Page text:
Trojan horse drug could offer hope to cancer patients

Trojan horse drug could offer hope to cancer patients
A new drug tested on patients with advanced cancers has shown some promising results.

A “Trojan horse” drug which attacks tumour cells from within may offer new hope to cancer patients with few options left, researchers say.

The treatment has generated promising results in people with six different cancer types, including cervical, bladder, ovarian, and lung, early trial results which were published recently in journal The Lancet Oncology show.

The drug — tisotumab vedotin (TV) — was tested on patients with advanced cancers which had stopped responding to standard treatments, and caused some tumours to shrink or stop growing.

The research was led by a team at the Institute of Cancer Research (ICR) in London and the Royal Marsden NHS Foundation Trust.

“What is so exciting about this treatment is that its mechanism of action is completely novel — it acts like a Trojan horse to sneak into cancer cells and kill them from the inside,” said lead author Johann de Bono.

“Our early study shows that it has the potential to treat a large number of different types of cancer, and particularly some of those with very poor survival rates.

TV has manageable side effects, and we saw some good responses in the patients in our trial, all of whom had late-stage cancer that had been heavily pre-treated with other drugs and who had run out of other options.

The trial involved nearly 150 patients with different cancer types which were drug-resistant.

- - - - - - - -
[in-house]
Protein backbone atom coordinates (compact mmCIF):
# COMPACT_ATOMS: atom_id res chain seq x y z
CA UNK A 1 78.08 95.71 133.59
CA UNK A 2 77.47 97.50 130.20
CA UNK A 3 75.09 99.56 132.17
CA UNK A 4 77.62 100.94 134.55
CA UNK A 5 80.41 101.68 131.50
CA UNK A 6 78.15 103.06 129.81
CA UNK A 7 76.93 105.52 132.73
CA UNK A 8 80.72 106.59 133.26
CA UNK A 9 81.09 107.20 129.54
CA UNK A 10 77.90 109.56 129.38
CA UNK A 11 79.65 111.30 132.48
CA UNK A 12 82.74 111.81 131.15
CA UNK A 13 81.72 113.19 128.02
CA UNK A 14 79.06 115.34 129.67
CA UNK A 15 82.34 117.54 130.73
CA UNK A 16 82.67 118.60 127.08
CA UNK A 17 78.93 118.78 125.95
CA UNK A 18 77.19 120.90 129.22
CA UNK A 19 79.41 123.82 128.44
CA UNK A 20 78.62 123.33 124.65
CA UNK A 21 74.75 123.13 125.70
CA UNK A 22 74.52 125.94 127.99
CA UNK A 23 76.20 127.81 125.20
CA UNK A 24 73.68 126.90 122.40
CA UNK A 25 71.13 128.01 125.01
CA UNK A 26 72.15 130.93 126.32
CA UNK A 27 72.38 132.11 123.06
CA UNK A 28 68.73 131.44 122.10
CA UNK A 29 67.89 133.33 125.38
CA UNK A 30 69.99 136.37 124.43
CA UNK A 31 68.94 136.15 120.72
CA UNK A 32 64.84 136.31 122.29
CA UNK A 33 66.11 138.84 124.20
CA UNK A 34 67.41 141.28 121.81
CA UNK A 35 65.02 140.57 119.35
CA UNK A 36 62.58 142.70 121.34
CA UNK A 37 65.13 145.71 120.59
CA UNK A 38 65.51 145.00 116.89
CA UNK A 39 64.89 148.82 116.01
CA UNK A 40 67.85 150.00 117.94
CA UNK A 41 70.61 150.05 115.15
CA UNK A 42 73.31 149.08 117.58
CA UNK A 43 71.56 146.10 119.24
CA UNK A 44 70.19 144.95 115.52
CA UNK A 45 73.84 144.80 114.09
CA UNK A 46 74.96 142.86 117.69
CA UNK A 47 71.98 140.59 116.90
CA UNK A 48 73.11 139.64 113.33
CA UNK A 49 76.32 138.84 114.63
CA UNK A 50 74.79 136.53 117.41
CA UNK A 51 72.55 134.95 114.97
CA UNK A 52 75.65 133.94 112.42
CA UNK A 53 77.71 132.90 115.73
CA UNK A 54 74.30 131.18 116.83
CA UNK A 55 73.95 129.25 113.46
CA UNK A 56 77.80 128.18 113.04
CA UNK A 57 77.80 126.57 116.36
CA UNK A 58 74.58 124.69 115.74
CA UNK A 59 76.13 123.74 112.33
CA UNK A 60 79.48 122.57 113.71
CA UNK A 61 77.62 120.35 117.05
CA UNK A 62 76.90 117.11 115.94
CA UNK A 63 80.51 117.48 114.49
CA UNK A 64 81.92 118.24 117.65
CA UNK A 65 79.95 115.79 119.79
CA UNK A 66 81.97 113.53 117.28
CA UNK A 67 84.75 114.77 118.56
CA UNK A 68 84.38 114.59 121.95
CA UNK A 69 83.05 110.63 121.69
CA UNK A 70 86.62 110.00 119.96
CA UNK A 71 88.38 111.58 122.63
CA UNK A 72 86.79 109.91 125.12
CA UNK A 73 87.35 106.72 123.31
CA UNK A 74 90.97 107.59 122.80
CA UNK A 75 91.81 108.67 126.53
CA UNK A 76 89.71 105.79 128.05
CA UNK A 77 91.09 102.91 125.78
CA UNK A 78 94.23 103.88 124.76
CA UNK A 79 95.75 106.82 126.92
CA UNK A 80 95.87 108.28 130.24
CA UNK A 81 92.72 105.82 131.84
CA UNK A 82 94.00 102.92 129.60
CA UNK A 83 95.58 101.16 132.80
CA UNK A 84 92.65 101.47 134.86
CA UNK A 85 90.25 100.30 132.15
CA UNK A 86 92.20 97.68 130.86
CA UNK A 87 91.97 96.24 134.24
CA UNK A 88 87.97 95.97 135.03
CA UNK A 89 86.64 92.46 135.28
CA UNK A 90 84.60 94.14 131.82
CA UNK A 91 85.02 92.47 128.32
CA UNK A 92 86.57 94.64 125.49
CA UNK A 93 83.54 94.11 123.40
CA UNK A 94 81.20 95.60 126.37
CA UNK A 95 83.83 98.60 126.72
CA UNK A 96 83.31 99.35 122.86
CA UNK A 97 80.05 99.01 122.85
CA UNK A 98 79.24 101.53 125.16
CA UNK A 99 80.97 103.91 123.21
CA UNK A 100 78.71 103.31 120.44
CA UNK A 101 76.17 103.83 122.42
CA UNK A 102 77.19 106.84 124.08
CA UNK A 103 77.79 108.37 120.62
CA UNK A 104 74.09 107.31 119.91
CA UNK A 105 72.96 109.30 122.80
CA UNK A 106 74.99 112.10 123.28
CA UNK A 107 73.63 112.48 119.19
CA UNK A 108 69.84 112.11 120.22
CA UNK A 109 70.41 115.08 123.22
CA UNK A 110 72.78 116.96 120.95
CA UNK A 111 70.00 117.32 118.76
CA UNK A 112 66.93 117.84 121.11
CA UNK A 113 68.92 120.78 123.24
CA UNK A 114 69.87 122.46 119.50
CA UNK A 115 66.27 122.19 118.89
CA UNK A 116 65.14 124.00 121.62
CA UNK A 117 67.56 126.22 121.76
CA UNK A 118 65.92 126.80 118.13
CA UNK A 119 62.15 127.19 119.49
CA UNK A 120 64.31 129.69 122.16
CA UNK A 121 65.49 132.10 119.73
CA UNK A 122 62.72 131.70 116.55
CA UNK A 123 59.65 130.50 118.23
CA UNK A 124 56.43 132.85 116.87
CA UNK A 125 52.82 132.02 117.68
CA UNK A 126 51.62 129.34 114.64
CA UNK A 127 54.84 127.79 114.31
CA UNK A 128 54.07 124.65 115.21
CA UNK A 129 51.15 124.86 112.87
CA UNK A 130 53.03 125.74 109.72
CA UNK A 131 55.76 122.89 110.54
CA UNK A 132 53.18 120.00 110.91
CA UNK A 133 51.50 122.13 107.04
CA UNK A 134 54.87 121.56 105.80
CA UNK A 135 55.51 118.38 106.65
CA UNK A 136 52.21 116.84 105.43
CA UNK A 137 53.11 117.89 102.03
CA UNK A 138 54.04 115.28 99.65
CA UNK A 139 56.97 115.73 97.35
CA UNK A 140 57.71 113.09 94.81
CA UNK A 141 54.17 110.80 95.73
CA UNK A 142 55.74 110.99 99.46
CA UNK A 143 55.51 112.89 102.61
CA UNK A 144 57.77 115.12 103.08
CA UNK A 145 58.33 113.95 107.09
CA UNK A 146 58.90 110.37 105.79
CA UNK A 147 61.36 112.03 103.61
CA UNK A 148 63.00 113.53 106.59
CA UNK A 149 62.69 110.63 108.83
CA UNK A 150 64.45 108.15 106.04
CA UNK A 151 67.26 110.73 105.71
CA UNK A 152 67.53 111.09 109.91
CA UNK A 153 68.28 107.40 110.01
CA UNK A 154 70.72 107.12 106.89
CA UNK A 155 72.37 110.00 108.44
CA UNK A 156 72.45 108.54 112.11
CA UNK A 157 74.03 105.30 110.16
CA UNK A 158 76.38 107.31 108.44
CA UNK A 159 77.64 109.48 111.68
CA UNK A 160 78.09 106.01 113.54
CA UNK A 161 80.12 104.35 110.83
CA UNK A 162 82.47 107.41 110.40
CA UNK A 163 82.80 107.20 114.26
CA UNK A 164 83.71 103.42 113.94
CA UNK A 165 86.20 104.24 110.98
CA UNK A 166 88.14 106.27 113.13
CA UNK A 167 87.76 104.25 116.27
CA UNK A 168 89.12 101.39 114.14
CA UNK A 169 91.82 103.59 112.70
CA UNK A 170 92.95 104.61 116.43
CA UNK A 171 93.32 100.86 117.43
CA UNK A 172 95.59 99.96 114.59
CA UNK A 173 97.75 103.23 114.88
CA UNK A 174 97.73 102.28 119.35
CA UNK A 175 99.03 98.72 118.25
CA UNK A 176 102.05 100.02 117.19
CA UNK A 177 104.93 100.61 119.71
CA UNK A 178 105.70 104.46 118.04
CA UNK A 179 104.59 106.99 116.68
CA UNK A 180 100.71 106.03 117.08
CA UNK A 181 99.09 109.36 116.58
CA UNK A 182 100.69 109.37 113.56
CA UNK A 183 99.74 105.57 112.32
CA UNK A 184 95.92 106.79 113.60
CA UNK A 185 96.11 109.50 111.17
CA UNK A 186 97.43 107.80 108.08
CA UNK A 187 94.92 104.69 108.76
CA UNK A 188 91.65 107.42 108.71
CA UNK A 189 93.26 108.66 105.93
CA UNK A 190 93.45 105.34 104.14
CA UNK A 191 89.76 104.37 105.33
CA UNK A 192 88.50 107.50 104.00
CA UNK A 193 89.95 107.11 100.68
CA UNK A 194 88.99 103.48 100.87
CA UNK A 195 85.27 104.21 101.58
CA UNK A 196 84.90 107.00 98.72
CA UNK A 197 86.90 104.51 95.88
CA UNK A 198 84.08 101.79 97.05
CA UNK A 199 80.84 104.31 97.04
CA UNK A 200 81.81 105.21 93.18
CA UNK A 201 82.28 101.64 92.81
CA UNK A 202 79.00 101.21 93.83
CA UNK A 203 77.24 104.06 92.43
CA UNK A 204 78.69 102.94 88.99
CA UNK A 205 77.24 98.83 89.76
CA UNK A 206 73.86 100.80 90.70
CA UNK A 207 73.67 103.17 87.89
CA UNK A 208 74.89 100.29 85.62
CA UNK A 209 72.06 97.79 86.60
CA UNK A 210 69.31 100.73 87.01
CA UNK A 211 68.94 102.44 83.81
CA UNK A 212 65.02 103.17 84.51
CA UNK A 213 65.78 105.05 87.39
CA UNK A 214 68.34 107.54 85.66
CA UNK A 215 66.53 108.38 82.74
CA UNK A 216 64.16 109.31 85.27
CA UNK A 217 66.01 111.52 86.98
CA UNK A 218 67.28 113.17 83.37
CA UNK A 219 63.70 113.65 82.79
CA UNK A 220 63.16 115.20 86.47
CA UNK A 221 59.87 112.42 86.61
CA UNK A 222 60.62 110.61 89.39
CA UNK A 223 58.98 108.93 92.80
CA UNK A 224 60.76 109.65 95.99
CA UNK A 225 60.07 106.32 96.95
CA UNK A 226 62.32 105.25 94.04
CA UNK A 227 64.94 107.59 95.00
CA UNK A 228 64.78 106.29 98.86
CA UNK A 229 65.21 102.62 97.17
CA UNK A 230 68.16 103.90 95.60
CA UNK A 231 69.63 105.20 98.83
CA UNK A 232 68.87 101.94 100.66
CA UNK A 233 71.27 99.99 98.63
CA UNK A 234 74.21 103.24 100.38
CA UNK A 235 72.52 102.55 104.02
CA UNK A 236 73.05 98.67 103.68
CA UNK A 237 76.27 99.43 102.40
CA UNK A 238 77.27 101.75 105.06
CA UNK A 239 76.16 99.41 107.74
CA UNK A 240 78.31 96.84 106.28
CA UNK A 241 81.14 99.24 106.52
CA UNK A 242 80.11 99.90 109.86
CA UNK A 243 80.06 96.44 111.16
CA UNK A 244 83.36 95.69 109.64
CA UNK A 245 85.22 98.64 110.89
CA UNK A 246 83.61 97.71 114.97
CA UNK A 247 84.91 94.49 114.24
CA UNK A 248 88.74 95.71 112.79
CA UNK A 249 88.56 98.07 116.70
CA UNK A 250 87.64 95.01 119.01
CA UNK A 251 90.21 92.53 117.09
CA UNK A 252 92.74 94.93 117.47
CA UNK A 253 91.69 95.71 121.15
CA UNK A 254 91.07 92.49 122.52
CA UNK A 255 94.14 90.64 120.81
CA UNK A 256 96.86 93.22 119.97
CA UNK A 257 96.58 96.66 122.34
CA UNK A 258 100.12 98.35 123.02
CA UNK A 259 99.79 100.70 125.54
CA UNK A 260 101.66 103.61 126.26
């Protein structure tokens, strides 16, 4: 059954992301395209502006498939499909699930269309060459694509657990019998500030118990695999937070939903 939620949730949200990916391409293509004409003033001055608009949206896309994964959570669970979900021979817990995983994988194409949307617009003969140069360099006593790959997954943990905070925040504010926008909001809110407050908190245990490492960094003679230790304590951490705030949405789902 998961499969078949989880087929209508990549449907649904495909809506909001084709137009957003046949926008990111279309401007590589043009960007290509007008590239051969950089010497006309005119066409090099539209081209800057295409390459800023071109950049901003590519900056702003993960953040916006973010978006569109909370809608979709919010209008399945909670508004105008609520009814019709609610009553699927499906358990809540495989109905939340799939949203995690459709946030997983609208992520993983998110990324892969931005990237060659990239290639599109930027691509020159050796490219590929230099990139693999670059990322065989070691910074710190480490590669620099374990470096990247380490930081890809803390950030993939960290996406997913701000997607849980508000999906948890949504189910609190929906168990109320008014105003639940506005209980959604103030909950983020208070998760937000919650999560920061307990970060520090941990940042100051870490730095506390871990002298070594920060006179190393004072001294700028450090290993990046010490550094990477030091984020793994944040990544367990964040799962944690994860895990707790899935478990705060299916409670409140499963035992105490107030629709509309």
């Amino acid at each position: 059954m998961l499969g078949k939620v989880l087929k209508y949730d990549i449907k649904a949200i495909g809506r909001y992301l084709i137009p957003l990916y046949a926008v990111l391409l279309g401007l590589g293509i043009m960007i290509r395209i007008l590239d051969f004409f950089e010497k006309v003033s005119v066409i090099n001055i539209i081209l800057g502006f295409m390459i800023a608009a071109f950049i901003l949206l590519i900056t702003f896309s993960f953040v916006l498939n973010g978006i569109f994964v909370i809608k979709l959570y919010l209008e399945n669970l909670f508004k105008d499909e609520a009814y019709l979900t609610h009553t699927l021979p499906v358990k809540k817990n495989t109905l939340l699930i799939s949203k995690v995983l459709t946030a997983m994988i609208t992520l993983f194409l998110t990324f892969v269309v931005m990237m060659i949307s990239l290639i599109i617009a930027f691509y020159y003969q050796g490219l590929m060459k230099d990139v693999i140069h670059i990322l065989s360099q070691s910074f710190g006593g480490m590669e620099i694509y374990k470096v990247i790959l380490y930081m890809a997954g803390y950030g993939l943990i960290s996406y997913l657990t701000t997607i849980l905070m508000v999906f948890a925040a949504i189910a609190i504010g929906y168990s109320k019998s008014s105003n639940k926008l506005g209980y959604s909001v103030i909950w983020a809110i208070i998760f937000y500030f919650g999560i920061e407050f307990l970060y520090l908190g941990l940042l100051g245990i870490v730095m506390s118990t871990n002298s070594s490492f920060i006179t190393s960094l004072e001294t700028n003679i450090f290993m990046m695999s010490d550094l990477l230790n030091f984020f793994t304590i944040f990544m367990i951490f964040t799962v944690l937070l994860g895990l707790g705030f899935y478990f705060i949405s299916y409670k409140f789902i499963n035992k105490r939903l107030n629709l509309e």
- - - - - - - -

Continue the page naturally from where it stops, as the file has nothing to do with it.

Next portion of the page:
More than a quarter of the patients studied who had with bladder cancer (27%) and 26.5% with cervical cancer responded to the treatment.

The tumours of 13% of people with oesophageal cancer, 13% with non-small cell lung cancer, and 7% with endometrial cancer also shrunk or stopped growing, according to researchers.

This response lasted for an average of 5.7 months, but up to 9.5 months in some patients, the study found.

The TV treatment is made up of a toxic drug attached to an antibody and designed to target a receptor which is found in high levels on the surface of many cancer cells, called tissue factor.

When it binds to the tissue factor, the drug is capable of getting inside cancer cells, where it kills them from within.

The results mean it is now being tested in other cancer types, including bowel and pancreatic, and further trials for cervical cancer are also being carried out.

Paul Workman, chief executive of the ICR, said: “We’ve seen major advances against cancer in recent decades, but many tumour types remain very difficult to treat once the cancer has begun to spread.

“We desperately need innovative treatments like this one that can attack cancers in brand new ways, and remain effective even against tumours that have become resistant to standard therapies.”

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